As the European elections loom, the leader of the Brexit Party is now the second most popular candidate to be the next Tory leader, writes ANDREW ADONIS.
When I suggested a year ago that Nigel Farage had become leader of the Conservative party, this was regarded as a slightly too clever joke. People aren’t laughing now. Even some Conservative MPs have begun briefing that they will vote for Farage’s Brexit party in the European elections on May 23.
A Survation poll of Tory councillors last weekend found that 40% intended to vote for the Brexit Party and – wait for it – that Farage is now their second most popular candidate to be next Tory leader, narrowly behind Boris Johnson.
The two parties have become almost interchangeable. When I asked why a particular person appeared in the list of Farage MEP candidates this week, a friend of the candidate said: ‘He tried the Tories and found it too slow and did not have connections.’
Richard Tice, chairman of the Brexit Party and Farage’s latest alter ego, is straight out of the Tories. Only last year he was trying for the Tories’ London mayoral nomination. Meanwhile, comrades from Farage’s last UKIP venture have joined the Tories en masse, including the ex-UKIP candidate for Beaconsfield – the cradle of modern Conservatism as constituency of Benjamin Disraeli – who launched the successful coup against Dominic Grieve in his constituency association last month.
In my book Saving Britain, with Will Hutton, we suggested that Farage became de facto leader of the Conservative party on June 24, 2016, the day after the referendum, when Brexit ‘won’. This followed years of successful UKIP mobilisation by Farage which terrified the Tories and David Cameron in particular.
The UKIP victory in the last Euro elections in 2014 was the defining moment, convincing Cameron to put a Brexit referendum at the heart of the 2015 Conservative manifesto after a decade of policy moves towards Farage, beginning with the withdrawal of Tory MEPs from the centre-right EPP grouping in the European parliament, one of Cameron’s early acts on becoming Tory leader in 2005.
In view of recent developments I would revise the date slightly, but significantly. Farage actually became Tory leader a few weeks later, on July 11, 2016, when Theresa May became Leader In Name Only.
In retrospect it is clear that May had two possible courses of action after the 2016 referendum. She could have pursued a ‘half-in, half-out strategy’ akin to Norway and Switzerland, and indeed Britain itself before 1973.
After Johnson, Gove and Leadsom all imploded in quick succession, May could have followed Norway had she made it, immediately and decisively, the policy of her government and party. Labour would probably have supported her, leaving freedom of movement the only genuinely difficult hurdle to cross in terms of securing a viable Brexit deal in Brussels and Westminster. There would then have been no need for an early election. By the time of the next election in 2020, Brexit would have been a done deal and Farage safely in Trump’s America as a Fox News anchor.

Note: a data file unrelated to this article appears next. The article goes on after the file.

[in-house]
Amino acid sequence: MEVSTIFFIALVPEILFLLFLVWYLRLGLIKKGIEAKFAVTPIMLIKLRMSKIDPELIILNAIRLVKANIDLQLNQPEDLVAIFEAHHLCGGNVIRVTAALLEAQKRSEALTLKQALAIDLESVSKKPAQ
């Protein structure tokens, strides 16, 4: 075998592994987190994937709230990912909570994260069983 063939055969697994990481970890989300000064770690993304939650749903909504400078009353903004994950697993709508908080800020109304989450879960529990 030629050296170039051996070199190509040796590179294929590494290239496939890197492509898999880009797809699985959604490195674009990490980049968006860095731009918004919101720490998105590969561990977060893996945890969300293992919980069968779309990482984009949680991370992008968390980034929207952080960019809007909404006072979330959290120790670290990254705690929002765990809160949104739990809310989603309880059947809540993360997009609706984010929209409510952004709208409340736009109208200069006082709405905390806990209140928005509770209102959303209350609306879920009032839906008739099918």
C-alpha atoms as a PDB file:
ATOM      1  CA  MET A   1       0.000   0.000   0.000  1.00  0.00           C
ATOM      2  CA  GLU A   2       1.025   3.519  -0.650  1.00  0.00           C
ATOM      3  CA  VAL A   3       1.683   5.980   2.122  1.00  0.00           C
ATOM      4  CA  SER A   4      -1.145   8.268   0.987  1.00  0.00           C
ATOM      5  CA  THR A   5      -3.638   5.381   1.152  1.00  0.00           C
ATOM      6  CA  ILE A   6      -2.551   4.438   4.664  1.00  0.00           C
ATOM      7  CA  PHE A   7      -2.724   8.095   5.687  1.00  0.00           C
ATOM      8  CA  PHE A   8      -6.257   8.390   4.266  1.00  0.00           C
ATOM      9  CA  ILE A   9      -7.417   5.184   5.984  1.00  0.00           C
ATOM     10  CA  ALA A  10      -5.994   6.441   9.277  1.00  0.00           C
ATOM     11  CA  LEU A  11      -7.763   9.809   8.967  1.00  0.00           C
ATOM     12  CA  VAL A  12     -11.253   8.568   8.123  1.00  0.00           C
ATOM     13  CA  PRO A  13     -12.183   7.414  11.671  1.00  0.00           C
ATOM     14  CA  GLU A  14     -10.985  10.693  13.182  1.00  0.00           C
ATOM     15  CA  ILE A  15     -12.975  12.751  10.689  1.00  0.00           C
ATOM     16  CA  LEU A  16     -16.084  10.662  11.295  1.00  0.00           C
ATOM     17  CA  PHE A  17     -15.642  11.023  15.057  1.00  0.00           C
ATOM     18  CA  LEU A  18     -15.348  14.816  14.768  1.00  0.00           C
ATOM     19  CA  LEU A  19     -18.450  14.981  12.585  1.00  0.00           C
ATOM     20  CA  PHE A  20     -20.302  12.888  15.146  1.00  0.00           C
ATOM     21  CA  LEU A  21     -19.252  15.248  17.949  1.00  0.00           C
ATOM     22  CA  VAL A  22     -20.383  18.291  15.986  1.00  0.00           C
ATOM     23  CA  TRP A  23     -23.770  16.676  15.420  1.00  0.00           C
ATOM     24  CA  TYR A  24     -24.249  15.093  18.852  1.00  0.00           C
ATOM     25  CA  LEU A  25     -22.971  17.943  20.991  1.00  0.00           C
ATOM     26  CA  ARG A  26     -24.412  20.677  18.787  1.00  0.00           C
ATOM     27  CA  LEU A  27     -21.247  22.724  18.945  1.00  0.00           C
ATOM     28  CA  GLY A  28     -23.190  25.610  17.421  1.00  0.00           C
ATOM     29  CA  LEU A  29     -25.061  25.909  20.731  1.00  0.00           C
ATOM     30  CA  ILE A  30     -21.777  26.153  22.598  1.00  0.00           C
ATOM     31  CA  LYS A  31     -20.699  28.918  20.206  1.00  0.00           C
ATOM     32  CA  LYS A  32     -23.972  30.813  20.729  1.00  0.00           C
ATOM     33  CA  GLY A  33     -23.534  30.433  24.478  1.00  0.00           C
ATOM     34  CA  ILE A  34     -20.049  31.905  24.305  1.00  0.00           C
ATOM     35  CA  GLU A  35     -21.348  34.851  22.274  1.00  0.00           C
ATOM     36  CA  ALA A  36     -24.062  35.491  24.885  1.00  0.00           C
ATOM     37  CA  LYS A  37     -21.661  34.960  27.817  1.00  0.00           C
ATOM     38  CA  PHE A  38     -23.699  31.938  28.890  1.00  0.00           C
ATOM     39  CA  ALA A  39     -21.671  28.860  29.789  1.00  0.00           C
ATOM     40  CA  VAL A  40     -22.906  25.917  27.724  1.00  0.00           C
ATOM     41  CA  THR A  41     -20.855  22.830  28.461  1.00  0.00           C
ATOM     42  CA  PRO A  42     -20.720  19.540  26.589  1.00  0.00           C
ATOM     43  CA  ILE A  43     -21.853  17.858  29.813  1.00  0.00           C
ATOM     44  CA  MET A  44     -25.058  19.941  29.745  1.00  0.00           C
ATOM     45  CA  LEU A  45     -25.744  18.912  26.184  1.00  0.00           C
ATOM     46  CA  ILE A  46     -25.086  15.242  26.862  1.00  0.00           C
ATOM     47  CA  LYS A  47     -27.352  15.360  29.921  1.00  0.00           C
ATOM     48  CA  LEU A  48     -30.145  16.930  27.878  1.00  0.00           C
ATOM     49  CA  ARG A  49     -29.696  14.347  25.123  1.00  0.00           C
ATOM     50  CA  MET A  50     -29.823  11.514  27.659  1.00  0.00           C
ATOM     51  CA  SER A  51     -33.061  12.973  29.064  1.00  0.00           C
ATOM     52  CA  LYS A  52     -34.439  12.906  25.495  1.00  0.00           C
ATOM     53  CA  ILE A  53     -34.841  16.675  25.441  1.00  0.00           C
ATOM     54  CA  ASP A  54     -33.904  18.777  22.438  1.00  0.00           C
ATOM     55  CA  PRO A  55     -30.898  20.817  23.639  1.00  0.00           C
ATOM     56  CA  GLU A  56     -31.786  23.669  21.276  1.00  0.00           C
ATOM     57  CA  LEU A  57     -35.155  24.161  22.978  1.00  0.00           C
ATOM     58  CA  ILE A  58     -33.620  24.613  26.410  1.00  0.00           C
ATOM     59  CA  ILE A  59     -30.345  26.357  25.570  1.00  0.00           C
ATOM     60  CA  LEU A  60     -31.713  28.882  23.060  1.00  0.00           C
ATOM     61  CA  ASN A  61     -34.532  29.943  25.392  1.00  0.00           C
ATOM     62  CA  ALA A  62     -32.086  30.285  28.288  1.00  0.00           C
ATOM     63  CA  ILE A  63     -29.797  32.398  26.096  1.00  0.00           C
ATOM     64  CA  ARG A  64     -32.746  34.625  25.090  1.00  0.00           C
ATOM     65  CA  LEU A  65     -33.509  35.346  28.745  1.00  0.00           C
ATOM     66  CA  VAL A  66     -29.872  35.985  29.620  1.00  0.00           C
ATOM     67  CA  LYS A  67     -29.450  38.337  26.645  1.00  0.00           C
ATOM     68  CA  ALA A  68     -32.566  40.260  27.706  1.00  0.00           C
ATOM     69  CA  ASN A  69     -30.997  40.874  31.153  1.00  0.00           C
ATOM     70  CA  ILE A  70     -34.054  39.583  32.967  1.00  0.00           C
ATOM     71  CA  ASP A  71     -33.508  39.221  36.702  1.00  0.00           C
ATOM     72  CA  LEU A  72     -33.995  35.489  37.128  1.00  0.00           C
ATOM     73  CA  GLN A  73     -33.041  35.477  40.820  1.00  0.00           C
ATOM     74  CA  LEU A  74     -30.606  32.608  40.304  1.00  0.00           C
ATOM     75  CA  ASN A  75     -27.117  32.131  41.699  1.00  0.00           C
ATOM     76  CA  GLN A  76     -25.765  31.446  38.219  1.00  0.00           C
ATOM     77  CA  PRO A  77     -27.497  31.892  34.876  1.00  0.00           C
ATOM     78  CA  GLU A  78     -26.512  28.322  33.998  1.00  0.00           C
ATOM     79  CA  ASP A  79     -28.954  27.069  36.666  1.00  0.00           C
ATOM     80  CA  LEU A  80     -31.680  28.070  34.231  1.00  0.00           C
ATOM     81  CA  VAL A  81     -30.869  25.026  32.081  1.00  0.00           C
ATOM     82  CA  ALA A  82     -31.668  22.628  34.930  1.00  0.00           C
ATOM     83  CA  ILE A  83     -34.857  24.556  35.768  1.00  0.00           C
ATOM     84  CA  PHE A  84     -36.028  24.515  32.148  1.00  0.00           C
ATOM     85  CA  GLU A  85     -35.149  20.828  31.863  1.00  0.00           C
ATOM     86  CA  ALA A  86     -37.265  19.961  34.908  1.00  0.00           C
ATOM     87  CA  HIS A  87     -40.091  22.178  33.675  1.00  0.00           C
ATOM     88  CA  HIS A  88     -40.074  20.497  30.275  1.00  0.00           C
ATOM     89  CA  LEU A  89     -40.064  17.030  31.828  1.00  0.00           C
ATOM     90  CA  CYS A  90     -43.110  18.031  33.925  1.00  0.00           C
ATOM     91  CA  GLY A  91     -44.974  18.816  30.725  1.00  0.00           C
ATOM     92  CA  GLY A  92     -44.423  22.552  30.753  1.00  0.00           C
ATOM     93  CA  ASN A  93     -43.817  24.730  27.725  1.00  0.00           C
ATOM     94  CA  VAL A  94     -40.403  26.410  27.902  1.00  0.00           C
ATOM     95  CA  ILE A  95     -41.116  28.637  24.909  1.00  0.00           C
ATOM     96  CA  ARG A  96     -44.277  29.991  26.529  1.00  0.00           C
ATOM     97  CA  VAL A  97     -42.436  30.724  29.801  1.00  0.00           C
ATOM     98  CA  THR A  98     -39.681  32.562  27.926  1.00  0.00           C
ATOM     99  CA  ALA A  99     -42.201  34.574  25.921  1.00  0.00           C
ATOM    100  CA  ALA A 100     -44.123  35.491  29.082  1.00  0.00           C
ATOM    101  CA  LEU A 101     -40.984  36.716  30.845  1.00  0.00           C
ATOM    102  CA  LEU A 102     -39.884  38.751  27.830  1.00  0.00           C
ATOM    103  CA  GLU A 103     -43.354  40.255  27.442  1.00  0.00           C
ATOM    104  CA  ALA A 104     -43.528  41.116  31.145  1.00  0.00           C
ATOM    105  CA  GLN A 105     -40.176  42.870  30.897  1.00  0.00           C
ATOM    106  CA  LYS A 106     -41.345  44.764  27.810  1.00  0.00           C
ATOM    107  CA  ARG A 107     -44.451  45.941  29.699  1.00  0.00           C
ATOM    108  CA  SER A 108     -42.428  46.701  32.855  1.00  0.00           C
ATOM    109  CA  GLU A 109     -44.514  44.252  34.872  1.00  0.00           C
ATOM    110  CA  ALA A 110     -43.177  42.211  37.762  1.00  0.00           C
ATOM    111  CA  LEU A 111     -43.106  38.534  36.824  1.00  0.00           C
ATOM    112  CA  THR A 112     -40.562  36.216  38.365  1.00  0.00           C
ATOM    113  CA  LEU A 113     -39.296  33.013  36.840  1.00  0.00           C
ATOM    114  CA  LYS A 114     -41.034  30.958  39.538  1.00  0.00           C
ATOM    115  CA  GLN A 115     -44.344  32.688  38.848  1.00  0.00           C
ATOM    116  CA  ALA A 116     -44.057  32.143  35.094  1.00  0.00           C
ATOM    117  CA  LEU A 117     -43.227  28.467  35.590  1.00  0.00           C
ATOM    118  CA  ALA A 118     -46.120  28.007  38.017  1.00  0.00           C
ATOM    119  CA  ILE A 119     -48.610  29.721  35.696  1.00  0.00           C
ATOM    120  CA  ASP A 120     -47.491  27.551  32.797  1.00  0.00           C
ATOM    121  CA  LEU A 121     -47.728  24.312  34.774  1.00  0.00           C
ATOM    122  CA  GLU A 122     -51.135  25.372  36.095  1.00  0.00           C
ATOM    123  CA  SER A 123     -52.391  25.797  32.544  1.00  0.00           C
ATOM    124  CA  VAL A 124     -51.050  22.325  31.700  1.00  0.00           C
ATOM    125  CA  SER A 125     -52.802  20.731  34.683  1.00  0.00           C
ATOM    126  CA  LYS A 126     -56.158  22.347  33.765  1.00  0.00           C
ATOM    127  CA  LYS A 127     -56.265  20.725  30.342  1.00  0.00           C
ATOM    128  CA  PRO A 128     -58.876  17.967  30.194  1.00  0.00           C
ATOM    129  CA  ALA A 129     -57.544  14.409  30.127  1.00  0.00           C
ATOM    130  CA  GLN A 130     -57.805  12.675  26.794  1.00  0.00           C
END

Instead, May chose to define her policy in a way that was both extreme and unviable. The extreme bit was leaving the customs union and the single market. This was probably unviable too, but her added Faragist flourish of ‘no deal is better than a bad deal’ was absolutely unviable, as the last month has proved, and delivered herself into the hands of Jacob Rees-Mogg and fellow Farage surrogates in the ERG.
All these moves were made from fear of the influence of Faragists in the Tory party at large, a continuation of the appeasement strategy which had got Cameron into the Brexit catastrophe in the first place.
To compound these initial Faragist moves, two years ago the Leader In Name Only called an early election which rendered her also Prime Minister In Name Only. After the 2017 election, May again had a choice. She could, at this 11th hour, have sought a compromise agreement with Jeremy Corbyn on Norway/Swiss lines. Many of us expected this and were astonished when instead she stuck to her Faragist ‘red lines’ and made herself a full hostage of the ERG and the DUP. Worse, on this basis there was no viable deal that could be agreed with Barnier, Varadkar and Merkel. The rest is history.
So today, Farage is lord of all he surveys on the right of British politics. He has only two problems. His Brexit policy isn’t actually do-able. It is the poll tax on steroids. Partly in consequence, and partly because it is his instinct as an irresponsible populist, he constantly shies away from taking responsibility. Faced with unviability, he launched an even more impossibilist new party in the latest adventure of his political Ponzi career. Let’s hope May 23 is the moment the inverted Ponzi pyramid collapses.